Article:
OFT Considers Remedies in Petrol Forecourt Merger

Jack Humphrey, Regulatory journalist
February 07, 2012 /

The OFT is considering undertakings offered by Shell UK Limited (Shell) in relation to its completed acquisition of 253 petrol stations from Rontec Investments LLP (Rontec).

Rontec acquired the entirety of Total’s retail fuel network in the UK, Isle of Man and Channel Islands in October 2011, made up of 810 Total-branded sites. The OFT reviewed this transaction and accepted undertakings in lieu. In a related transaction which completed at the same time, Rontec sold 253 of these Total-branded sites to Shell.

Pre-acquisition, Shell had 876 branded forecourts in the UK. As a result of this transaction Shell acquired an additional 253 Total-branded sites across the UK.

The OFT concluded that the completed transaction would not give rise to competition concerns nationally. However, it did find that the deal raised competition concerns with respect to the retail sale of petrol and diesel in six local areas, and in the retail sale of auto-LPG in a further six local areas.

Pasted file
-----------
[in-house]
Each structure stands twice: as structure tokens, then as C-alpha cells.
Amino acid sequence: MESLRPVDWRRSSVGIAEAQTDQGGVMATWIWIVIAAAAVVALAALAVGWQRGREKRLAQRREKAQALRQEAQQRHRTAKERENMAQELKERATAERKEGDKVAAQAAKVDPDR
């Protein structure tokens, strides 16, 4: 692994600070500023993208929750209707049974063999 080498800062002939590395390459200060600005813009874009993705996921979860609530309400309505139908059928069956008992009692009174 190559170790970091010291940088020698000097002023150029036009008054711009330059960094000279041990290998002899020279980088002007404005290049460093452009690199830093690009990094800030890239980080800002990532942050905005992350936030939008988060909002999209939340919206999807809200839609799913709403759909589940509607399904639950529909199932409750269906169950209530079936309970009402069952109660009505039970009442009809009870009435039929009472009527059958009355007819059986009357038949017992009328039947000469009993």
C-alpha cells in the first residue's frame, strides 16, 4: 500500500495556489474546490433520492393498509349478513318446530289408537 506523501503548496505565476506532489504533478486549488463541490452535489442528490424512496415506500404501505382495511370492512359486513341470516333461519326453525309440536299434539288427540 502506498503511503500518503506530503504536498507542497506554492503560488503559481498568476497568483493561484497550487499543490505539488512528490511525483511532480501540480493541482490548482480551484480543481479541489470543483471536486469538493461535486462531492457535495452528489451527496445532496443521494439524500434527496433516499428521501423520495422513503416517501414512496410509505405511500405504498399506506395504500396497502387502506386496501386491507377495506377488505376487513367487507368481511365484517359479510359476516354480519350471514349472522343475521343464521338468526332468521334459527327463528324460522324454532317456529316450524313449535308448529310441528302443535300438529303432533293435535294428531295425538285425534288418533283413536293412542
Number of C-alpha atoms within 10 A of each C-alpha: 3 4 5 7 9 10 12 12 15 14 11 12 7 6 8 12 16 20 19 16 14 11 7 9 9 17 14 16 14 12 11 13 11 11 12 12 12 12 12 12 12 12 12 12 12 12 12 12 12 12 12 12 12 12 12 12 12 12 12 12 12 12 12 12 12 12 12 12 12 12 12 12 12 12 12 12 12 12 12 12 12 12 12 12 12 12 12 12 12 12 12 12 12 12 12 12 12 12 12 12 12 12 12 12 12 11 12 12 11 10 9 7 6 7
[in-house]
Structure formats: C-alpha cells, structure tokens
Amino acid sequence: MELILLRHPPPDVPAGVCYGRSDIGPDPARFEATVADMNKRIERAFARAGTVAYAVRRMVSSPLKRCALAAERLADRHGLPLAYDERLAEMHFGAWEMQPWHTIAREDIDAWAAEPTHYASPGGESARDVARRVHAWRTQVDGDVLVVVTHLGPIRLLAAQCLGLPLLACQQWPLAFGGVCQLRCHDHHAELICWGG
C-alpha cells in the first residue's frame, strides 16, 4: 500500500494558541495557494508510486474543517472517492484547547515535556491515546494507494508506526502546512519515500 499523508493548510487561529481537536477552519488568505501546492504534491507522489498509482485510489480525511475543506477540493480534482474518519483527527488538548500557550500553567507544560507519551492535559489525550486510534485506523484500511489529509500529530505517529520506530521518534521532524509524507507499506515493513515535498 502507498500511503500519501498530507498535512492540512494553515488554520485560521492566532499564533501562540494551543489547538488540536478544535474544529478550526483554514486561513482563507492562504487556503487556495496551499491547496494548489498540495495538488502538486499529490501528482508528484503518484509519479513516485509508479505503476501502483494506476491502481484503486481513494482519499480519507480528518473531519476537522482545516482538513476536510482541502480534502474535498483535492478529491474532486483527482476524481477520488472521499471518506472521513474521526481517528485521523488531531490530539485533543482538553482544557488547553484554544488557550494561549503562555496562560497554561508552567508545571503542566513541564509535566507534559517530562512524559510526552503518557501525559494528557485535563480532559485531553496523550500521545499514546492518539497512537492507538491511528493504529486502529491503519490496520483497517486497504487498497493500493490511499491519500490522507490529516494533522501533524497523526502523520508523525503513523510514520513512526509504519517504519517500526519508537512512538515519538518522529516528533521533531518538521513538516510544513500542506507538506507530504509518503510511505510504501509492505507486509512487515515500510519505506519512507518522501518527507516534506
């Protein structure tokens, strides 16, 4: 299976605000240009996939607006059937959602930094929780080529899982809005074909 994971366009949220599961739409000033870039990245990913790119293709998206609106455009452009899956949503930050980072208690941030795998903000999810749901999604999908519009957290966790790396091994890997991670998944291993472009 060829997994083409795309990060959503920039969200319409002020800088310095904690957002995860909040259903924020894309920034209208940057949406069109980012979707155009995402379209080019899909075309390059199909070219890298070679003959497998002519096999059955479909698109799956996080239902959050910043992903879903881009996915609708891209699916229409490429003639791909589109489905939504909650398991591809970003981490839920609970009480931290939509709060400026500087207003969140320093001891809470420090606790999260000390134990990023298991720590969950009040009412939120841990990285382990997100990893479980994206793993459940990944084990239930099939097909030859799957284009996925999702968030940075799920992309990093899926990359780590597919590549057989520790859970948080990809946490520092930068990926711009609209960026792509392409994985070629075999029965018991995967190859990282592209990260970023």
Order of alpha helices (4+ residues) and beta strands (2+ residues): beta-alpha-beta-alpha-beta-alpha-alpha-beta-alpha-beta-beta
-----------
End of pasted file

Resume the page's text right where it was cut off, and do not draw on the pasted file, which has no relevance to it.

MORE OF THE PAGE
In order to address these concerns, Shell has offered to divest six petrol stations in the affected areas and the auto-LPG assets at the relevant petrol stations.

Given that there may be a restricted number of purchasers for the auto-LPG assets, the divestment undertaking will be the subject of an upfront buyer requirement in respect of auto-LPG and the OFT will assess the suitability of any proposed purchaser before deciding whether to accept the undertakings offered by Shell.

Amelia Fletcher, OFT Chief Economist, and Decision Maker in this case, said: “There is significant public concern over petrol prices, and we conducted a detailed investigation in order to identify any adverse impact that the deal may have on competition. Whilst we concluded that the merger raised no competition concerns at a national level, we found that it raised local competition issues regarding the retail sale of petrol and diesel and of auto-LPG.

“As a result, and in order to ensure that local consumers are protected, we are now considering remedies offered by the parties to resolve these concerns.”

The OFT is required to consult publicly on draft provisional undertakings provided in lieu of a reference to the Competition Commission (CC) prior to taking any decision to accept such undertakings.

While the undertakings in lieu are being considered, the OFT’s duty to refer the merger to the CC is suspended.

 

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